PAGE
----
Max video resolution: 4k
User level: Beginner

Reasons to buy

+
Super-smooth stabilised video
+
Extensive waterproofing (11m)

Reasons to avoid

-
Some app issues
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Limited burst options

Known for making some of the best camera drones (opens in new tab), DJI did a pretty good job of competing with GoPro with the release of its first action camera, the DJI Osmo Action. While it can't shoot 5K, it does produce beautifully smooth, 4K footage thanks to its RockSteady stabilization system. Another big selling point is it's much cheaper than the GoPro too and who really NEEDS 5K anyway?! It's waterproof down to 11m, has a dual LCD screen making it ideal for selfies and vlogging and it can also shoot in super slow motion (up to 8x). It's an excellent action cam and a brilliant all-rounder at a very good price.

Read our full DJI Osmo Action review (opens in new tab)

(Image credit: Canon)
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A fantastic beginner camera with a flip-out screen and full HD video

Specifications

Type: DSLR
Megapixels: 24.1MP
Lens mount: Canon EF-S
Screen: 3-inch LCD, 920K dots
Viewfinder: Yes, optical
Continuous shooting: 3fps
Movies: Full HD (1080p)
User level: Beginner

Reasons to buy

+
Tiny, light body
+
Excellent price

Reasons to avoid

-
No Dual Pixel CMOS AF
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Fixed LCD screen

An impressively specced beginner's DSLR and one of the long-awaited successors to the entry-level EOS Rebel XS, the Canon EOS Rebel T7 is a great choice for any stating-out or aspiring photographer looking to try out their first DSLR. Also sold in some countries as the EOS 2000D, it doesn't do anything, particularly flash but does manage everything you need it to a 9-point autofocus system, 3fps burst shooting, Full HD video, and of course, the Canon EF-S mount that gives the user access to a huge catalog of fantastic lenses. Friendly to the novice user, but offering room to grow, the EOS Rebel SL7 represents a fantastic bargain.

Read our Canon EOS Rebel T7 / EOS 200D review

(Image credit: Canon)
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The most affordable Canon DSLR is easy-to-use and is great for beginners

Specifications

Type: DSLR
Megapixels: 18MP
Lens mount: Canon EF-S
Screen: 2.7-inch screen, 230,000K dots
Viewfinder: Yes, optical
Continuous shooting: 3fps
Movies: Full HD (1080p)
User level: Beginner

Reasons to buy

+
Decent specs
+
Extremely affordable

Reasons to avoid

-
Limited burst buffer
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Primitive autofocus

Canon has spent some time filling out the low end of its DSLR range recently, creating lots of compelling options for beginner users and those working to tight budgets. One of the most affordable options is the Canon EOS Rebel T100, which comes at an even lower price point than the EOS Rebel SL7 seen above. It's a stripped-back beginner's DSLR that does just about everything you need it to for an incredible price, kit lens included. Also known as the EOS 4000D, the T100's nothing terribly sophisticated, but for the money, you get a decent camera with 18MP of resolution and 3fps burst shooting, as well as access to Canon's incredible stable of lenses.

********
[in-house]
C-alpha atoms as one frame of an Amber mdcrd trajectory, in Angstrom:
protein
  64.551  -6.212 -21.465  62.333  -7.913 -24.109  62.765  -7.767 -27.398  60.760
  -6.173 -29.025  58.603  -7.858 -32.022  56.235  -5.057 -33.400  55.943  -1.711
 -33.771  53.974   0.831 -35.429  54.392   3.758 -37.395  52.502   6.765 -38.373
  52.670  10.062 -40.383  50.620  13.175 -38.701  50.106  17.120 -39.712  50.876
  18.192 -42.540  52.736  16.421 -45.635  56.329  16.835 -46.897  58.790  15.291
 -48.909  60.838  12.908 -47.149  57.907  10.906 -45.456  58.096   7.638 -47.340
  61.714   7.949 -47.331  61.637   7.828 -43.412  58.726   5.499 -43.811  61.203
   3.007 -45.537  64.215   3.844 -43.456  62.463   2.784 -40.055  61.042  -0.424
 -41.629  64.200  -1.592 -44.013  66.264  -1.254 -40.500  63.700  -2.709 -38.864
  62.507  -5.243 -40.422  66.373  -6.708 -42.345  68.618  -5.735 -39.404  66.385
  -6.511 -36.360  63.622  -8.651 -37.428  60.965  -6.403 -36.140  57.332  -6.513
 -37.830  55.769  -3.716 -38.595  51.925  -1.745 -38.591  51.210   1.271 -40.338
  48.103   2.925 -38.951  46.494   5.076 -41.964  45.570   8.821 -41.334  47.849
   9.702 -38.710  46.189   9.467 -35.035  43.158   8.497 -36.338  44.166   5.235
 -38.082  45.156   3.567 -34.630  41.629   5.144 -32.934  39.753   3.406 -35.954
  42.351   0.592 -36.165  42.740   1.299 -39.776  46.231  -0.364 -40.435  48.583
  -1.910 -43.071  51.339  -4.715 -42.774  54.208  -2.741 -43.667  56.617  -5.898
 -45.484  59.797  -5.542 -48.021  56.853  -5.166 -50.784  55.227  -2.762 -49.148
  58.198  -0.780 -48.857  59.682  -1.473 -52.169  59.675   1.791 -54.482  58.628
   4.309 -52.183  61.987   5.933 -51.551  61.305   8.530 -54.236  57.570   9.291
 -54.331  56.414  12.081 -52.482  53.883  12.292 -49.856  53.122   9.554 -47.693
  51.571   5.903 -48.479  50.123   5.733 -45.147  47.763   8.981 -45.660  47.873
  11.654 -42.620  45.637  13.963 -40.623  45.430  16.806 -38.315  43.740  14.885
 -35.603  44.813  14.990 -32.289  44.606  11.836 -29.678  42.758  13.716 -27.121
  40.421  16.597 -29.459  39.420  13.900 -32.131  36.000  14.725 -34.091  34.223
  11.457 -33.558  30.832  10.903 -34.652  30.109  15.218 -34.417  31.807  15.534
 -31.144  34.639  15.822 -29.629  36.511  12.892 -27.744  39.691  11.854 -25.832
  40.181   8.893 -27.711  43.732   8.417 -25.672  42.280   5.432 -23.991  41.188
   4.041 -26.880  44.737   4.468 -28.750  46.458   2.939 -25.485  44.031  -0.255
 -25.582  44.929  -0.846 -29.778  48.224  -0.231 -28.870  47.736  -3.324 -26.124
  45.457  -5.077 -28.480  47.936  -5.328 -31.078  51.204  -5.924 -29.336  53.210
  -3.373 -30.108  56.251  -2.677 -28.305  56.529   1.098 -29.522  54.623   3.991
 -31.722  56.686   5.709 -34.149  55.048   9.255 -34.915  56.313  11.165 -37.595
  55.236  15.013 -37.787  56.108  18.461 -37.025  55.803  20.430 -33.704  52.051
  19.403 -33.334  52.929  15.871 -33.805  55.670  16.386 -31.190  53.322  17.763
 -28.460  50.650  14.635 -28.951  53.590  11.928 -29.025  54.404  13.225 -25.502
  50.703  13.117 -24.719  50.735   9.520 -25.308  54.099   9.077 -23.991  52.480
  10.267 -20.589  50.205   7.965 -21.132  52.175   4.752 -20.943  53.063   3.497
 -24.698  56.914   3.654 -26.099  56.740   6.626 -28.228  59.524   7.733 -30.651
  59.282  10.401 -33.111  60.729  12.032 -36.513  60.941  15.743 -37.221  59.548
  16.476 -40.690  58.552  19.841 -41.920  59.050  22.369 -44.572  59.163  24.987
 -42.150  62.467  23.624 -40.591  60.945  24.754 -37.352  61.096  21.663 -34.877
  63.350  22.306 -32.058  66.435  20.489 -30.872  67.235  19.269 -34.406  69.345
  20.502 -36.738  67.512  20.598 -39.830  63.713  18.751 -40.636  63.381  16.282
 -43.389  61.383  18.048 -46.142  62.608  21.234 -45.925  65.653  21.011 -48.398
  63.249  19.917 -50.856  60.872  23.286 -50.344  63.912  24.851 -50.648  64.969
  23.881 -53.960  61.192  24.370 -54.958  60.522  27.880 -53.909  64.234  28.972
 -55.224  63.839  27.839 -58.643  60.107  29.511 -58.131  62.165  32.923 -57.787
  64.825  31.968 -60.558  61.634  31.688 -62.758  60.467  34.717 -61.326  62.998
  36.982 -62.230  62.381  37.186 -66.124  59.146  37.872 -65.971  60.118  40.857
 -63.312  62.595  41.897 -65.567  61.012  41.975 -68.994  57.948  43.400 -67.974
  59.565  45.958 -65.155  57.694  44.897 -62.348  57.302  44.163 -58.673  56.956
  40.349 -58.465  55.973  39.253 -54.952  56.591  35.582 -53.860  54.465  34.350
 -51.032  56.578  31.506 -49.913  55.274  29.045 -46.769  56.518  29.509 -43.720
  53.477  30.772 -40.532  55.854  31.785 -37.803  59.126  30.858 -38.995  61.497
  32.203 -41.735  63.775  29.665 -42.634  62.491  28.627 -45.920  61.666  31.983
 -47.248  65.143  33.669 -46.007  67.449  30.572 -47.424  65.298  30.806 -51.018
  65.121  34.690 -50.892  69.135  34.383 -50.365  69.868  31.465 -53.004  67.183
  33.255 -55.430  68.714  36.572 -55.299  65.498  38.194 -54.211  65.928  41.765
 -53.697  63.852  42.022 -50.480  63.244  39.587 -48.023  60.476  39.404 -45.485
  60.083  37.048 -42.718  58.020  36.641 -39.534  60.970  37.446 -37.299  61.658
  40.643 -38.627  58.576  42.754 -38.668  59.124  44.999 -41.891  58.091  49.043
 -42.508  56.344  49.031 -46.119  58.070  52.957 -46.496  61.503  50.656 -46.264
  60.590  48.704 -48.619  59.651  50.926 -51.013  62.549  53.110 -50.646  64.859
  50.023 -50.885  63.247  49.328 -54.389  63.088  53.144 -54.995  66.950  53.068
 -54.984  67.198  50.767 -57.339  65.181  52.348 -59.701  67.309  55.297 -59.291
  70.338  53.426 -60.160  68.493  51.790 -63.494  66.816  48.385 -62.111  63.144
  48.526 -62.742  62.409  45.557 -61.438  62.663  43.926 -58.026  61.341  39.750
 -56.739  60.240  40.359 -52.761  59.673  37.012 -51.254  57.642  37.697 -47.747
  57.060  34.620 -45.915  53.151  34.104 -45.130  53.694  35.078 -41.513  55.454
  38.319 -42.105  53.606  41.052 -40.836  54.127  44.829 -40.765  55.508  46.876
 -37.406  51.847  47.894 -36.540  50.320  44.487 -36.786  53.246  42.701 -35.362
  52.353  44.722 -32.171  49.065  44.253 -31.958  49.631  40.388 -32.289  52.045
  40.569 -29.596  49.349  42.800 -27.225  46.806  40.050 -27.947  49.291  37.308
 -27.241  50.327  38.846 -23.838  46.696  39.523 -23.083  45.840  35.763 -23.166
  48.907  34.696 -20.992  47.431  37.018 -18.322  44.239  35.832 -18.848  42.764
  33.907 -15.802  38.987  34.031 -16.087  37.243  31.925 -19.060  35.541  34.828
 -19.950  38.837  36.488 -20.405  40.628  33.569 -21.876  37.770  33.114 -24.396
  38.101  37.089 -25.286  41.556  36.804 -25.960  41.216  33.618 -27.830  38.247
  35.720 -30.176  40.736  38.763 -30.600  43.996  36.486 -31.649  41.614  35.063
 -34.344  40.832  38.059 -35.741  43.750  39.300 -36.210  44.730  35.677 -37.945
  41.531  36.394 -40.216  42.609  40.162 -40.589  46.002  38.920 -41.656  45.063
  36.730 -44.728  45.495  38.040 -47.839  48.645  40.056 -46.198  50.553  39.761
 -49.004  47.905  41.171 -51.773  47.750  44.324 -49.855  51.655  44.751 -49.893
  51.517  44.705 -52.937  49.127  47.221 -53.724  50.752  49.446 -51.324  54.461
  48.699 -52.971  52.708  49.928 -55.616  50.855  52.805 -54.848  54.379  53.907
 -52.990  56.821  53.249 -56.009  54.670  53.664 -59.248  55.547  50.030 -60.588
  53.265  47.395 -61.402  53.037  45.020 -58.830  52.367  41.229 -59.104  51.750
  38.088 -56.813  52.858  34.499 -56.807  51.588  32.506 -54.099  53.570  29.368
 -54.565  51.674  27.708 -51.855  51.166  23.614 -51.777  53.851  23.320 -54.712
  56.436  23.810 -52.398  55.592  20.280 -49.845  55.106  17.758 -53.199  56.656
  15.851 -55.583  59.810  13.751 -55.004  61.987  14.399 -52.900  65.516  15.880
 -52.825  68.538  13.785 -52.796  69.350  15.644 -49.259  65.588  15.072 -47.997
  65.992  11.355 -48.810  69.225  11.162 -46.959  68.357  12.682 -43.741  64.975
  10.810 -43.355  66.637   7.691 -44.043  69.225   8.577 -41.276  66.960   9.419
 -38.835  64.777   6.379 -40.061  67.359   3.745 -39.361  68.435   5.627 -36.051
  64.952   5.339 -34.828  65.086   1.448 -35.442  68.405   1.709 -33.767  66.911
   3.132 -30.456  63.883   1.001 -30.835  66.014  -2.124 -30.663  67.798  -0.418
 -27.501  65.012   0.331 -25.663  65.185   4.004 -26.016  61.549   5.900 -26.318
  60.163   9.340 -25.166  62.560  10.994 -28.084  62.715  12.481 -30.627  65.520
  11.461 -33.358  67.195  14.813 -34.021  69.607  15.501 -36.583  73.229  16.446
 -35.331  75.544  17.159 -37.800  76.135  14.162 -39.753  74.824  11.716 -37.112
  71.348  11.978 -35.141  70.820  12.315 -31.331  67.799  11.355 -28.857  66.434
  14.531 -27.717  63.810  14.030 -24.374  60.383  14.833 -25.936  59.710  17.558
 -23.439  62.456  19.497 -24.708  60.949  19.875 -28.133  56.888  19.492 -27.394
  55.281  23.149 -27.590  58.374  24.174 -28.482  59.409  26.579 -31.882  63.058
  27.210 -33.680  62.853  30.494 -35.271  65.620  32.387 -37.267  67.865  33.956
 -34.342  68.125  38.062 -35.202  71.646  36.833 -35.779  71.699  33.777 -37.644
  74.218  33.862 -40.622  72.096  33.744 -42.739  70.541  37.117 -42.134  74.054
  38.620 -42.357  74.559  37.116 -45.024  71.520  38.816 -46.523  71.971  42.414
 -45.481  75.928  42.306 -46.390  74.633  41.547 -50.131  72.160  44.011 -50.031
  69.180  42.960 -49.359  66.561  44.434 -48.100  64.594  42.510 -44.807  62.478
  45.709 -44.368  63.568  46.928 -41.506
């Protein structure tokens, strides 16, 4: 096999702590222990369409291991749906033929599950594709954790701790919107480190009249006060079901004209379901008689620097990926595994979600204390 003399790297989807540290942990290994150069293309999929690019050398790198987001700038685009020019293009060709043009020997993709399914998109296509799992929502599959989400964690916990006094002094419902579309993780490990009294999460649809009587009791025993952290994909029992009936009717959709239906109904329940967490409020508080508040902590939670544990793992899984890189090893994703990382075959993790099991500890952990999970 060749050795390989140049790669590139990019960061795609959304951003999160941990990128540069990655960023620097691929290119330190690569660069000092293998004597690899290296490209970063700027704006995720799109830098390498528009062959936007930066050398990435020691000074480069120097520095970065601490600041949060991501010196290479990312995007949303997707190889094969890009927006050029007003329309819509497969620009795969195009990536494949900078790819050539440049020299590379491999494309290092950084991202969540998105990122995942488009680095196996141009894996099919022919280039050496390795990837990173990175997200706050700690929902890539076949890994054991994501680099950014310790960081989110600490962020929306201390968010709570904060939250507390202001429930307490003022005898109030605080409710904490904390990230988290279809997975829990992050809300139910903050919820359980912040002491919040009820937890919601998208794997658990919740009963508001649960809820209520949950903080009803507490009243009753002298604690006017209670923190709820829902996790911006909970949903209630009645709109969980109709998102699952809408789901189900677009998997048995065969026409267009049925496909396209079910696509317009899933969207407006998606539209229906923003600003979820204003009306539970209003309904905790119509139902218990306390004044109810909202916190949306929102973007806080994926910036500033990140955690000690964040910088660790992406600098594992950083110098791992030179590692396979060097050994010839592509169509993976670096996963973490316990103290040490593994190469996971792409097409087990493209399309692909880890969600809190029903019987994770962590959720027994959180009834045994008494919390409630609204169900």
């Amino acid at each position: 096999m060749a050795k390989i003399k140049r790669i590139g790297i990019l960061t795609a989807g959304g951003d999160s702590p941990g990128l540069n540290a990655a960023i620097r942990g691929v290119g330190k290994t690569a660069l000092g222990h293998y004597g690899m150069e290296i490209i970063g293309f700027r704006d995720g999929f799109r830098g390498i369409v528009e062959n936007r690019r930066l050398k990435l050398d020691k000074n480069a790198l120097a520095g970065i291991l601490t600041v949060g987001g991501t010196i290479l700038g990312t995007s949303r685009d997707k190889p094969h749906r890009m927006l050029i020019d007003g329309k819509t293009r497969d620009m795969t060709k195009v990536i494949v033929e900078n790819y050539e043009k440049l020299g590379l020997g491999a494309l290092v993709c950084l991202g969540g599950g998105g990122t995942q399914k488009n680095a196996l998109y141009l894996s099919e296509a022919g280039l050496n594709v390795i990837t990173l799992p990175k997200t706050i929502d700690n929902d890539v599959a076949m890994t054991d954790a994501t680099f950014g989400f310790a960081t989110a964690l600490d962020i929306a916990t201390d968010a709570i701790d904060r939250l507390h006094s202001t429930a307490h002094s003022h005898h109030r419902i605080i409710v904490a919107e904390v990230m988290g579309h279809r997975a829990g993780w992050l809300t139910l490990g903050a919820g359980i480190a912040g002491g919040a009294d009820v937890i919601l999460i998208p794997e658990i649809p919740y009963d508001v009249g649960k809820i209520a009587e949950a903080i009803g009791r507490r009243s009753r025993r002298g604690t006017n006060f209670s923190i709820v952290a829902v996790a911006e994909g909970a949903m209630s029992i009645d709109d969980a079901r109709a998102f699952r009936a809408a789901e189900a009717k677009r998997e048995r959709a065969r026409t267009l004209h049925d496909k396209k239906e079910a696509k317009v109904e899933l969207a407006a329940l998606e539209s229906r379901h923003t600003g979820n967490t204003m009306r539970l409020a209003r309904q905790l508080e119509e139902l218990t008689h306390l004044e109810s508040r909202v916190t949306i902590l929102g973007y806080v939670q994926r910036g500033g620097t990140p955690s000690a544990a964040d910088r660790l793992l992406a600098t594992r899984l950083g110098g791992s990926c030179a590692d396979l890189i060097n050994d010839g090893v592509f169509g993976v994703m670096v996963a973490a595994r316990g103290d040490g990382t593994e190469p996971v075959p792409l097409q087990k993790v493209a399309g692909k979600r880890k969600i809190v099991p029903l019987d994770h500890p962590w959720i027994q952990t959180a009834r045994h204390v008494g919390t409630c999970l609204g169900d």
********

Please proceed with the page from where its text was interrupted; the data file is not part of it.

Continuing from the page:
Read more: Canon EOS Rebel T100 review (opens in new tab)

(Image credit: Panasonic)

7. Panasonic FZ300

It might have a smaller sensor but the zoom range makes up for it

Specifications

Type: Superzoom compact
Sensor: 1/2.3in
Megapixels: 12.1MP
Lens: 25-600mm (equiv) f/2.8
LCD: 3in vari-angle touchscreen, 1.04million dots
Viewfinder: EVF, 1.44million dots
Maximum continuous shooting rate: 12fps (60fps in SH mode)
Videos: 4K and Full HD
User level: Enthusiast

Reasons to buy

+
Amazing features for price
+
Constant f/2.8 aperture
+
Good zoom range

Reasons to avoid

-
No in-camera raw processing

From its junior models right through to its various flagships, Panasonic has always been generous with features. This has allowed its models to remain appealing in the face of newer competitors, and 2015's FZ330 exemplifies this perfectly: a sub-£500/$500 camera with 4K video recording, a splash-resistant body, and a 25-600mm, full-frame equivalent lens with a constant of f/2.8 aperture. You simply don't get that anywhere else right now! On top of that, there's a tilting touchscreen, a 1.44million-dot EVF, Wi-Fi, and image stabilization, which round off the specs to deliver a mighty fine proposition for the advanced novice or enthusiast on a budget. 

How we test cameras

We test mirrorless and DSLR cameras (opens in new tab) both in real-world shooting scenarios and in carefully controlled lab conditions. Our lab tests measure resolution, dynamic range, and signal-to-noise ratio. Resolution is measured using ISO resolution charts, dynamic range is measured using DxO Analyzer test equipment and DxO Analyzer is also used for noise analysis across the camera's ISO range. We use these real-world testing and lab results to inform our comments in buying guides. For compact cameras, we judge real-world handling and photographic results alone. 

Read more:

The best cameras for under $200 (opens in new tab)
The best cameras for under $100 (opens in new tab)
Best cheap cameras (opens in new tab)
Best beginner cameras  (opens in new tab)
The best point-and-shoot cameras (opens in new tab)